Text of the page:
A brief history of the mighty BNU

By the Ratgirl

 

Settle yourselves down now little children, because it’s time for you to hear the story of how the most popular football club in the country* became the most popular football club in the country. For those of you who’ve had a taste of football Brooklyn-style, you could be forgiven for thinking there was never a time before Brooklyn. It seems impossible that there could have been a time when the Wellington football scene was so sadly lacking, but here it is. All laid down in black and white. Or black and red, depending on your perspective. In fact, although this story starts back in 1916, it really wasn’t until the early seventies that Brooklyn became the mighty force it is. It’s had its share of toils and snares on the way. But nothing we couldn’t handle, right boys and girls?

 

Brooklyn Norther United was born in 1972, as were a number of the club’s most successful and influential players of all time. The club itself, unlike most of the players born that year, was actually a reincarnation – the product of two of Wellington’s finest football clubs. The two clubs, as the name would suggest were the small but sprightly Northern, and the mighty Brooklyn United.

 

OK so that’s pretty old, but that doesn’t make it a hundred years old. To get there, we need to go way, way back.

 

The original Brooklyn United club started out as Institute Old Boys in 1916 and competed in the

Wellington leagues until 1953. The club was fairly successful, reaching the North Island final of the

Chatham Cup in 1950 and providing players for a New Zealand team playing Australia at the time.

Strangely, the score of the trans-Tasman clash has been omitted from the history books, and there

are few old-timers keen to recount the event. Even after a few whiskies. Really.

 

Although the club started out pretty nicely, things weren’t exactly going to plan. The club was

reorganised in 1956, which is when it changes its name to Brooklyn United. Sadly, the reorganisation

did bugger all for its divisional position (which was actually its only problem in the first place), that is,

a name change didn’t give it first division status. But then it wouldn’t have done, would it.

So with heavy hearts and a brand new name, Brooklyn United was desperate to make it to the top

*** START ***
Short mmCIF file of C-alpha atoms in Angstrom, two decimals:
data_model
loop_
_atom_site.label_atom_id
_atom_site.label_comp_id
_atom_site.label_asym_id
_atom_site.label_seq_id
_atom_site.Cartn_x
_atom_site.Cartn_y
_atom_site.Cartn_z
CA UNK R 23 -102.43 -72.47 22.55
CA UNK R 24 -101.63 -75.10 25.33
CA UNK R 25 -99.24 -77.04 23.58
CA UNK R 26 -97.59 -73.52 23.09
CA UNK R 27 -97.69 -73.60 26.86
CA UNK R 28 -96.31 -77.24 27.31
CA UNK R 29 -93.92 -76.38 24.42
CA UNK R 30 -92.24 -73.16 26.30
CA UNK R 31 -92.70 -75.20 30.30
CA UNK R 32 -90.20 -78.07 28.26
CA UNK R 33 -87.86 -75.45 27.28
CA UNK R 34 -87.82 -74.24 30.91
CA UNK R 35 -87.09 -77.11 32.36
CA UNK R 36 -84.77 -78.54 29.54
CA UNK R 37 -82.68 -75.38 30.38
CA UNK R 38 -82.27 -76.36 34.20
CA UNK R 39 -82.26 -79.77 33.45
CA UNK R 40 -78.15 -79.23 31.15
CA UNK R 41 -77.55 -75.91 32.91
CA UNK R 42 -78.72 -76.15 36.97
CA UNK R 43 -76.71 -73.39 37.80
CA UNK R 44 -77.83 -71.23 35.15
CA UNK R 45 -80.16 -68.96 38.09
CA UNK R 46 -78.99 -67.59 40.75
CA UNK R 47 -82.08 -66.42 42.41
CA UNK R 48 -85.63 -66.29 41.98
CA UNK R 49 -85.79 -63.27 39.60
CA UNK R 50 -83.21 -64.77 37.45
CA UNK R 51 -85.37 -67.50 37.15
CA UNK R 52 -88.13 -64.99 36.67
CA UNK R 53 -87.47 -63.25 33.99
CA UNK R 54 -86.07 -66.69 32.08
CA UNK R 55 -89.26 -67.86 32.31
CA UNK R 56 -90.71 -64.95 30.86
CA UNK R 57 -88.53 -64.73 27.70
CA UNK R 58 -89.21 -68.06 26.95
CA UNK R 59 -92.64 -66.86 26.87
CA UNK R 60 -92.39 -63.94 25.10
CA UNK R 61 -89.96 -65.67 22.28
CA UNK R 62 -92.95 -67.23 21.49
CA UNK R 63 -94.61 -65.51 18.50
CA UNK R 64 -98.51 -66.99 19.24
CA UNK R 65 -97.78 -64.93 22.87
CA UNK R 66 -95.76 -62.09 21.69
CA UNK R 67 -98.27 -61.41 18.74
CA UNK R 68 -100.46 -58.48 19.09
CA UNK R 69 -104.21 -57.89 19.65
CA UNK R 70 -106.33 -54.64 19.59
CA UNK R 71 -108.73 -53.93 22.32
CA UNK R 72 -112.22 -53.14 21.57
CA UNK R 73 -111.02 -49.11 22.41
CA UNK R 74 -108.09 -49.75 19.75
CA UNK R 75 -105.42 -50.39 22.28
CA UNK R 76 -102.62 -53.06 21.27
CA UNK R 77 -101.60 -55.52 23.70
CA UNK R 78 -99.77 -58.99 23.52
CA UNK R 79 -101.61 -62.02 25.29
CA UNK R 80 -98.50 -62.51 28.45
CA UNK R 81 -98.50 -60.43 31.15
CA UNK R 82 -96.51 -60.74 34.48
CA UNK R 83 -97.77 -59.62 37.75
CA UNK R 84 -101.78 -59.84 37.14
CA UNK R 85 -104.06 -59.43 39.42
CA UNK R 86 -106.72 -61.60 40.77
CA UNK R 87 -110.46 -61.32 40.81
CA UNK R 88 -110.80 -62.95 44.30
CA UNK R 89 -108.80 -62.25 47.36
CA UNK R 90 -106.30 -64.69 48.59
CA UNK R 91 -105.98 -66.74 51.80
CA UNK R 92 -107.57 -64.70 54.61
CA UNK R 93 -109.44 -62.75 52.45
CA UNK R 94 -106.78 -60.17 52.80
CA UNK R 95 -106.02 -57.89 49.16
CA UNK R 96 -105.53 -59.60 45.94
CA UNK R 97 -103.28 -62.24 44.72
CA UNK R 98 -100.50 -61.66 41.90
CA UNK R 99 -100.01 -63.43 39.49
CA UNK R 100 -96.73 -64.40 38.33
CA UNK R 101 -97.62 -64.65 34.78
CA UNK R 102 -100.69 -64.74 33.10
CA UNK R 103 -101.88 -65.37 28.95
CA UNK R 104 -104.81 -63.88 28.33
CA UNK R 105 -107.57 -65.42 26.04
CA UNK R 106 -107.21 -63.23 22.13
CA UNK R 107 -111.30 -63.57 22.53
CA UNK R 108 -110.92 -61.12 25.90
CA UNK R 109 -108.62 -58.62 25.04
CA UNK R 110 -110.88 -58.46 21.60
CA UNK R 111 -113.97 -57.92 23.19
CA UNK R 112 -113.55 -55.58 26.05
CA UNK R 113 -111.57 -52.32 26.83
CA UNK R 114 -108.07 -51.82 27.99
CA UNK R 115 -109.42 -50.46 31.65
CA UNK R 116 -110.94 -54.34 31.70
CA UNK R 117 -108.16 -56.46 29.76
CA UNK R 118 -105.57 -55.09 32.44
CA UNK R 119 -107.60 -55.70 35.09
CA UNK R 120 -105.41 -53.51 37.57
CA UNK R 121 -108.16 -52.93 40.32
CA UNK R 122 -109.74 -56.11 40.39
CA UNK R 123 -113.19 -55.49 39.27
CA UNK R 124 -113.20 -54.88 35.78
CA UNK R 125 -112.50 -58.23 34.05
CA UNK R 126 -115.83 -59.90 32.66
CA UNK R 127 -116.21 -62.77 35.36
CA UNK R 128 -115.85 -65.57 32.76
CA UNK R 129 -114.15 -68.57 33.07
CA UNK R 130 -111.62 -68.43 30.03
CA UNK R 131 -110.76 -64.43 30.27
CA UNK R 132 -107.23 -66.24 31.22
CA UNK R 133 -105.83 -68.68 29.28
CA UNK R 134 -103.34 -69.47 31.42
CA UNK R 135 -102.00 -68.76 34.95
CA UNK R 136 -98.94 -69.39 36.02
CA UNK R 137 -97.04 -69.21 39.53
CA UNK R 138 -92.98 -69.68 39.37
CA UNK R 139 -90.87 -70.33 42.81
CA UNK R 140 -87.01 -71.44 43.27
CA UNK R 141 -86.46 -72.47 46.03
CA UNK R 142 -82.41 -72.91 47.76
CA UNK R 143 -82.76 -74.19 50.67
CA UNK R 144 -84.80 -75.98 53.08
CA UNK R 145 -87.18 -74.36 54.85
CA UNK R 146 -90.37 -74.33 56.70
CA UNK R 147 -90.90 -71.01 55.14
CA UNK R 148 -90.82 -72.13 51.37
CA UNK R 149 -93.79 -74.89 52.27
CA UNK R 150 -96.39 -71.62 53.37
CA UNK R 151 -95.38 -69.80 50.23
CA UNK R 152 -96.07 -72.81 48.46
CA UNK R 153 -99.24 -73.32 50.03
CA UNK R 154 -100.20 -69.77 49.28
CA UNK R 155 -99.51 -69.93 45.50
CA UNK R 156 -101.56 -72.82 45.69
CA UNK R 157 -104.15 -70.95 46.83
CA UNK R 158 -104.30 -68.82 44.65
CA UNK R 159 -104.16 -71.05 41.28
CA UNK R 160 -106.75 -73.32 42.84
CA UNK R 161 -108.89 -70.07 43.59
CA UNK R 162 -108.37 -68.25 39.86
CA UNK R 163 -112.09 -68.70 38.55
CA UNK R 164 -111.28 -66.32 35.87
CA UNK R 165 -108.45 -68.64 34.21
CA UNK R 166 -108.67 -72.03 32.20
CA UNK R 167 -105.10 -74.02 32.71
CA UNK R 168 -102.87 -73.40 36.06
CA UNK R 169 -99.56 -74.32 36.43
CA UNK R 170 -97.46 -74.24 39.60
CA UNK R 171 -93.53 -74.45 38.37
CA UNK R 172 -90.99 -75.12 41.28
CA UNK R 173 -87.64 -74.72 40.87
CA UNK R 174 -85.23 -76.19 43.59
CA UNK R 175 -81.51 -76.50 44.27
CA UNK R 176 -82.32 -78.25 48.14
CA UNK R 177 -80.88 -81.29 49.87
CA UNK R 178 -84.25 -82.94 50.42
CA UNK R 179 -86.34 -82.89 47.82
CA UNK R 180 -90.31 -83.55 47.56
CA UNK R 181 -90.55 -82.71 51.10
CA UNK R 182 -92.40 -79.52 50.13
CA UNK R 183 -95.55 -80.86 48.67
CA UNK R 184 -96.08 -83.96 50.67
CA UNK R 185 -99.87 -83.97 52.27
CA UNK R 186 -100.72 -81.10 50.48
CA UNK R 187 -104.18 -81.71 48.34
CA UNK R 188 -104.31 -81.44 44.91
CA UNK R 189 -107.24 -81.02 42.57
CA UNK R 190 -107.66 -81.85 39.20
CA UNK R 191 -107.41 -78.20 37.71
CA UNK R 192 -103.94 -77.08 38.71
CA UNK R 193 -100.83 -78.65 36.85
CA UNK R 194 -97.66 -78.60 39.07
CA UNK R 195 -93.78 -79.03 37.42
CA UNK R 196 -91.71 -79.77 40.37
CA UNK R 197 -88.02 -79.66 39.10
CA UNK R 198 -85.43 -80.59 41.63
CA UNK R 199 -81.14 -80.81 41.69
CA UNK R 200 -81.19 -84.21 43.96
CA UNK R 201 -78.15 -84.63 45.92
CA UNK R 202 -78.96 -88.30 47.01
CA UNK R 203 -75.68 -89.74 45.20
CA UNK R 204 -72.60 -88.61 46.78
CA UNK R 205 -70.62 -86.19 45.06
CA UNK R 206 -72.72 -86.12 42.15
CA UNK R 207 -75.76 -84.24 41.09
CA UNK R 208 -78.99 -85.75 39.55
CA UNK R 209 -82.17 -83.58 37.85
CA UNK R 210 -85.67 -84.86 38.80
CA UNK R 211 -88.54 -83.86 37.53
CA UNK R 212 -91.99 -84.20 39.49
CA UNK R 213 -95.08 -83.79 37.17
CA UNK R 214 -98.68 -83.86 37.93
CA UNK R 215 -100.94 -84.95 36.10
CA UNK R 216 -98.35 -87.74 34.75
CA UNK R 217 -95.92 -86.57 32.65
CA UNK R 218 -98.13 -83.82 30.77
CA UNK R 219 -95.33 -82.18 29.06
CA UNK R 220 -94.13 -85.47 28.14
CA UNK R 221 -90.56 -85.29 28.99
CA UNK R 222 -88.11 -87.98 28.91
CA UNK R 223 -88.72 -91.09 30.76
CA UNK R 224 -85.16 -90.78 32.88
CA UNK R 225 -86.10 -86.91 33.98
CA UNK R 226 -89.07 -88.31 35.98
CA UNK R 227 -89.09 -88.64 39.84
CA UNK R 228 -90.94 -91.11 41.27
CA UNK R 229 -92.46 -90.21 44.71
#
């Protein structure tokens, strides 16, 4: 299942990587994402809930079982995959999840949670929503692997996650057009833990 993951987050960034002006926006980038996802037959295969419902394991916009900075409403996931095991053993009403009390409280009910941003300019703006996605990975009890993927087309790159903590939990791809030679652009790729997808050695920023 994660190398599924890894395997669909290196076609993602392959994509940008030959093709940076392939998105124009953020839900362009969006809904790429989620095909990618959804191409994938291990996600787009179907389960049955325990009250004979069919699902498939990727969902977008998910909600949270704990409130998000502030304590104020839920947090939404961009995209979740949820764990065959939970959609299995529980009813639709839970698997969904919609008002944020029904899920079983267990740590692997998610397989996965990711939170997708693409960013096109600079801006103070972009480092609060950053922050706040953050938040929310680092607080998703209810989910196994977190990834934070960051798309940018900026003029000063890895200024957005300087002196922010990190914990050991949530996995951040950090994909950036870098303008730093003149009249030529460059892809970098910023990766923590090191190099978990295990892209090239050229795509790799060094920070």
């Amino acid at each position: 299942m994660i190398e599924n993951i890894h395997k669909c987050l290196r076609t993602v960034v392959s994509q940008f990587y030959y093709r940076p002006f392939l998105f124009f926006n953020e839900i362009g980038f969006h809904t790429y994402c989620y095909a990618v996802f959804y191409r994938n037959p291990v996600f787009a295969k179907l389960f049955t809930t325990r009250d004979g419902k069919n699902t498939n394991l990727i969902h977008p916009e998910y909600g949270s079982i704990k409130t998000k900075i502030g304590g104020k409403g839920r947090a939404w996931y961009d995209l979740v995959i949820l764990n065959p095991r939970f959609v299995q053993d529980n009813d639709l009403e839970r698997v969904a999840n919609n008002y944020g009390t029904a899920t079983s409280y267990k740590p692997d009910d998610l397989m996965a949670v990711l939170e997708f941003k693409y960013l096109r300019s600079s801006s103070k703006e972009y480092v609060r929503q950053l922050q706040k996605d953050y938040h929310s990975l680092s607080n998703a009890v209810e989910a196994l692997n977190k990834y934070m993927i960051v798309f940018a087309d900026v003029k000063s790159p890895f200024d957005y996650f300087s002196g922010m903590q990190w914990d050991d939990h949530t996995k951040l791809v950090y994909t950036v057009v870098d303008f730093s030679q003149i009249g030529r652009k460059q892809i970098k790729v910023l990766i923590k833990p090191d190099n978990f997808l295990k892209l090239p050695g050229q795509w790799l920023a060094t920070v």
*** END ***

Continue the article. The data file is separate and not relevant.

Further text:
and no one knew how to get there.

 

Let’s move on to the next part of our joyous union. Northern.

 

Northern was formed by members of Wellington’s Chinese community and first fielded a team in

1949. Giving itself a year to get sorted, in 1950 the first team made its first big move, being

promoted from seventh to sixth grade. And it must have liked how it felt, because over the next few

years, the team continued up through the ranks until it finally settled itself in first division in 1956.

Although there were a number of memorable players (and games for that matter), there’s hardly

anyone around who can remember them, so you’ll need to use your imagination. One notable

mention however, was a Mr Tommy Walker, who’d played for Waterside back in the 30s and as part

of a team of four-time finalists in the Chatham Cup. He was the guy responsible for coaching the side

up through grades at the awesome rate of one a year.

 

So it doesn’t take a rocket scientist to work out where we’re heading now – on the one hand we’ve

got the skilful, small and perfectly formed Northern side, and on the other we have the shiny-new-

name-but- we-can’t get-into- the-first- division Brooklyn United.

 

You’d think this is the part where the super-successful club looks fondly on the small-time one and

offers it the chance of a lifetime. Like Jimmy Grimble or something. But that’s not at all what

happened. You see, even though Northern was as successful as any club might ever aspire to be, it

was having difficulty attracting players. It’s possible that because it was so successful it was having

trouble attracting any mates (your classic “tall poppy" syndrome) but then again, it may have been

the other way around. Either way, one thing’s for certain – you can’t stay on top if you don’t have

any players. So it wasn’t so much a case of Northern throwing out a lifeline for a less successful

(albeit bigger) club with loads of mates, but a case of two clubs identifying their shortcomings and

finding out that each had what the other needed. It’s all very Disney really.

 

There are a number of recorded theories on why Northern wasn’t popular, and most of them are

reasonably offensive. One reasonable theory is that it was because Northern didn’t really have an

association with a particular area of Wellington (perhaps potential players thought they were going

to have to train in the Hutt or something?). If that’s the case, partnering up with a club that had a

Wellington suburb’s name in its title was an inspired touch.

 

In 1971, Brooklyn United failed to qualify in the Central League entry tournament, and this seemed

like the perfect time for the clubs to finally get hitched. The rest as they say, is history. Brooklyn

Northern United was strengthened by the union and finally enjoying the best of both worlds: its

members’ exceptional football skills and its ability to make friends and attract players. It’s remained

that way ever since.

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